There was a time when Christmas was synonymous with Feluda. The tradition met with an untimely break in 2012 due to the sudden demise of Bibhu Bhattacharya; even Sabyasachi Chakraborty had aged… Feluda needed a break and deservedly so! But after a gap of 3 years, Feluda is back with a bang!
The action has shifted to the Golden City of India – Lucknow. Badshahi Angti, the second novel in the detective series, brings back Bengal’s favourite sleuth. Aabir Chatterjee is absolutely ravishing in the role. His facial expressions, use of “magajastro”, the Bangaliana – everything is just perfect. I don’t think people will have any difficulty accepting him as Feluda, even though he has also portrayed Byomkesh on screen!
Badshahi Angti – the film – was not well written. It had the gloss, some element of thrill, but the script lacked the punch the original story had. The climax was dull when it could have sent the audience into an adrenaline rush! In the end Badshahi Angti turns out to be a damp squib.
However, one must credit Paran Badyopadhyay for putting in a great performance as Banabihari Sarkar. Dipankar Dey as the father of Topshe is wasted. The flawless Bangla accent of Bharat Kaul as Dr Srivastava is surprising. Sourav Das is promising but not as good as Topshe should be; he lacks the spark.
All in all, thank you Sandip Ray for bringing Feluda back. Looking forward to Gangtok E Gondogol next Christmas. Thank you for using the original Feluda theme in the end credits.
My Rating: 3.5/5 stars
DISCLAIMER: All Images Used In This Post Have Their Respective Copyrights
It is compulsory for every Bengali kid to grow up reading (and fall in love with) Feluda’s adventure stories. Satyajit Ray with his magic of words had gifted us Bengali literature’s best private investigator. To further titillate the imaginations of the masses, he made two cinematic adaptations of Feluda’s adventures – Sonar Kella and Joy Baba Felunath will remain etched in our memories forever.
With such a legacy on his shoulders, it was obviously difficult for Sandip Ray to deliver and win hearts. But he did, Bomabyer Bombaytey was immensely popular with the people. Following that, he lost the plot. A series of disappointments starting with Koilashe Kelenkari till Gorosthane Sabdhan, made us wonder if at all he has the caliber to adapt Feluda on screen. Thankfully, Royal Bengal Rahasya lives up to the expectations.
Not only is the script faithful to the original novel, it is also more thrilling, crisp, boisterous and engaging. Feluda’s real weapon – his magajastra or the mind – is put to use to full glory. One does feel part of the journey of solving the riddle, the focus of the plot:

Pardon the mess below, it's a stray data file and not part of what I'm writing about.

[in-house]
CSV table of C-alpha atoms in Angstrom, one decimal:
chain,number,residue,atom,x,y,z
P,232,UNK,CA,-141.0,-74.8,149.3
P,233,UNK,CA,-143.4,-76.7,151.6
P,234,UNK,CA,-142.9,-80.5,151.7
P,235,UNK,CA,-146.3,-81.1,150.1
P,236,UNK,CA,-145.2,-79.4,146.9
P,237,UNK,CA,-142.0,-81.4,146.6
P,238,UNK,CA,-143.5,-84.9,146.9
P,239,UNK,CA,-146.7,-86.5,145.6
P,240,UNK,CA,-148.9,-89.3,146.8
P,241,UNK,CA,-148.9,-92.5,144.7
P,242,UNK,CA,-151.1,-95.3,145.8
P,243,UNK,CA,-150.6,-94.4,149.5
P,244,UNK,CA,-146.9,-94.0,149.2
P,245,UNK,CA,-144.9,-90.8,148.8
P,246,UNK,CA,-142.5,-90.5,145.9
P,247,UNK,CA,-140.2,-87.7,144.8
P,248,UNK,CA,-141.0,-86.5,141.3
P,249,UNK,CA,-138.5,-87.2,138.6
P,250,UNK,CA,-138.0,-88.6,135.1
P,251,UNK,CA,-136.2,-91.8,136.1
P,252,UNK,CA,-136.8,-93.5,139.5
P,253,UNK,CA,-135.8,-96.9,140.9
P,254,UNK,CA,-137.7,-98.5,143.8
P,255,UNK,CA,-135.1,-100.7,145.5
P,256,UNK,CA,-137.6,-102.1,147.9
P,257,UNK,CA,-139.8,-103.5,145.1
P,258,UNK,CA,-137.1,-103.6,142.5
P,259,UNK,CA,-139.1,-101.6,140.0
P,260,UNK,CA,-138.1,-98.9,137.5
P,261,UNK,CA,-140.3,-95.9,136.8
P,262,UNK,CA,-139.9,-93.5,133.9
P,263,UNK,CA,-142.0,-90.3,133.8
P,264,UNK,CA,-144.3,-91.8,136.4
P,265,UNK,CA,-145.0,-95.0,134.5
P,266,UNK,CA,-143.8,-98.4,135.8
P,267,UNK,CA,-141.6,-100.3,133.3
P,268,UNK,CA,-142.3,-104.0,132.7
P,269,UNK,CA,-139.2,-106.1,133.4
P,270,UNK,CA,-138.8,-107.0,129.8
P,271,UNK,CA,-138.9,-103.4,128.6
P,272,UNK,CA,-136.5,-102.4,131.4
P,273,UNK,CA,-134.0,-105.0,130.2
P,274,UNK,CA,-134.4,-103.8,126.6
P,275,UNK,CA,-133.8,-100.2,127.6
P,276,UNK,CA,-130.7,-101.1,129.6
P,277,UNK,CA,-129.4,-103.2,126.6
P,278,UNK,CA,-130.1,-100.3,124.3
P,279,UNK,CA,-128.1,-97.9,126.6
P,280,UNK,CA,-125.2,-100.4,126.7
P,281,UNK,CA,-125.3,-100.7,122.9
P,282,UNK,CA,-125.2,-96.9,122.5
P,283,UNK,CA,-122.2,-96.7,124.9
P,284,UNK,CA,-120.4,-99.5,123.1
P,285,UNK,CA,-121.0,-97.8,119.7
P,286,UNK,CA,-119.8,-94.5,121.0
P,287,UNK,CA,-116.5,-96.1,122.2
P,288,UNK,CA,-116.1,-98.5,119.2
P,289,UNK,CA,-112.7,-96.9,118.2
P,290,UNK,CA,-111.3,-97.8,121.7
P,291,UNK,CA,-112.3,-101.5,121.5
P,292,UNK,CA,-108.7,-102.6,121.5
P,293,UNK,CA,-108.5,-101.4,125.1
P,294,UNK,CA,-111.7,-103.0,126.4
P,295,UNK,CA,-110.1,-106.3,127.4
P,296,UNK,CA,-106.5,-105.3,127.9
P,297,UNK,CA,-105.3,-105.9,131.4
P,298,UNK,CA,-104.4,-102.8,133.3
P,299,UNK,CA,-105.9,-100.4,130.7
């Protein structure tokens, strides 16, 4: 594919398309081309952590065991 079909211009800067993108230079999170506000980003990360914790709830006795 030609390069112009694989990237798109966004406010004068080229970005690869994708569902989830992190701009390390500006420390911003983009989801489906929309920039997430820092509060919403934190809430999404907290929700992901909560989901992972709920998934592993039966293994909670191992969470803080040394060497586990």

Muro hoye buro gach,
Hath gon bhat panch,
Dik pao thik thik jobabe.
Falgun tal tor,
Dui majhe bhuifor,
Sandhane dhondaye nababe…..
On the acting front, Bibhu Bhattacharya surely deserves praise. He had the most daunting task of matching up to the standards set by Santosh Dutta’s personification of Jatayu in Satyajit Ray’s Feluda flicks. Bibhuda makes Jatayu his own, and gifts the audience his best till date (did he have any premonition that this could well be his last performance?).
Sabyasachi Chakraborty is always a pleasure to watch. His mannerisms, facial expressions, the thoughtful eyes mesmerise you. No one can play Feluda with such precision as he does. Although his age and lack of physical attributes (like Feluda) does haunt one in some scenes.
The photography was spellbinding. The forests of Orissa and North Bengal have been showcased on the silver screen in their natural beauty. The background score definitely added to the pulsating effect. Special effects and animation were not amateurish unlike Kailashe Kelenkari. Really loved the modification made in the climax, showing how concerned about present realities the director is.
Royal Bengal Rahasya is my favourite Feluda novel. It made me jittery when i first heard the news that Sandip Ray had selected this adventure for screen. But not only did “Babu-Da” make my Christmas gay, but added colours of joy to it. The two hours inside the theater were spent in reliving memories of childhood, enjoying the shadows of my imagination take shape on screen. RBR is a definite watch for Feluda fans, Sandip ray lives upto his father for once.
My Rating – 3/5
P.S. – Missed Bham while watching the movie. Watching Feluda is fun when you have a company with whom your wavelength matches 🙂 I remember having waited 5 minutes on a hanging bridge at Loleygaon, for Bham, just to tell him that place was suitable for the climax of RBR!!! Tee Hee…….